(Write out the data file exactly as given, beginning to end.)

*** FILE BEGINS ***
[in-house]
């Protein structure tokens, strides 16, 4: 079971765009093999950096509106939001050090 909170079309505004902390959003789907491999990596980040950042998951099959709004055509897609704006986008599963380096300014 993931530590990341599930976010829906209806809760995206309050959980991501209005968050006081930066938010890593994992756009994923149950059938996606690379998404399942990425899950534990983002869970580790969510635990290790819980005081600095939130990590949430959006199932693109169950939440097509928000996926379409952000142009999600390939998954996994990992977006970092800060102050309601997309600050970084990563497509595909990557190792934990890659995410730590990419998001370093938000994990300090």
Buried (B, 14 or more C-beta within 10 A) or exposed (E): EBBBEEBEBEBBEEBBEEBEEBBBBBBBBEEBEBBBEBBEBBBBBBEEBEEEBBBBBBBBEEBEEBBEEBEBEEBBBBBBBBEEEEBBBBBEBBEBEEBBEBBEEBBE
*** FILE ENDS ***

[in-house]
């Protein structure tokens, strides 16, 4: 079971765009093999950096509106939001050090 909170079309505004902390959003789907491999990596980040950042998951099959709004055509897609704006986008599963380096300014 993931530590990341599930976010829906209806809760995206309050959980991501209005968050006081930066938010890593994992756009994923149950059938996606690379998404399942990425899950534990983002869970580790969510635990290790819980005081600095939130990590949430959006199932693109169950939440097509928000996926379409952000142009999600390939998954996994990992977006970092800060102050309601997309600050970084990563497509595909990557190792934990890659995410730590990419998001370093938000994990300090």
Buried (B, 14 or more C-beta within 10 A) or exposed (E): EBBBEEBEBEBBEEBBEEBEEBBBBBBBBEEBEBBBEBBEBBBBBBEEBEEEBBBBBBBBEEBEEBBEEBEBEEBBBBBBBBEEEEBBBBBEBBEBEEBBEBBEEBBE